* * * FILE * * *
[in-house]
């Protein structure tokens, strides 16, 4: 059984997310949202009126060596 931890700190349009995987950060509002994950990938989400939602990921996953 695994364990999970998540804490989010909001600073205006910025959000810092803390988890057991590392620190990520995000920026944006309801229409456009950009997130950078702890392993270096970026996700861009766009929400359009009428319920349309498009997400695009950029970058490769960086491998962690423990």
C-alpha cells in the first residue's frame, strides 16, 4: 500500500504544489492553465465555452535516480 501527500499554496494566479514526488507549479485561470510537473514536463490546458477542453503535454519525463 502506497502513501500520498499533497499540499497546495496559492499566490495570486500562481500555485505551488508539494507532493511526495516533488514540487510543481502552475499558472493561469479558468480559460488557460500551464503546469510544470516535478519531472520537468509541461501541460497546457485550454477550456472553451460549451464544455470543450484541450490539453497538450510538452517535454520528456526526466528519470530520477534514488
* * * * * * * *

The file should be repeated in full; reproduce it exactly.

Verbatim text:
[in-house]
């Protein structure tokens, strides 16, 4: 059984997310949202009126060596 931890700190349009995987950060509002994950990938989400939602990921996953 695994364990999970998540804490989010909001600073205006910025959000810092803390988890057991590392620190990520995000920026944006309801229409456009950009997130950078702890392993270096970026996700861009766009929400359009009428319920349309498009997400695009950029970058490769960086491998962690423990």
C-alpha cells in the first residue's frame, strides 16, 4: 500500500504544489492553465465555452535516480 501527500499554496494566479514526488507549479485561470510537473514536463490546458477542453503535454519525463 502506497502513501500520498499533497499540499497546495496559492499566490495570486500562481500555485505551488508539494507532493511526495516533488514540487510543481502552475499558472493561469479558468480559460488557460500551464503546469510544470516535478519531472520537468509541461501541460497546457485550454477550456472553451460549451464544455470543450484541450490539453497538450510538452517535454520528456526526466528519470530520477534514488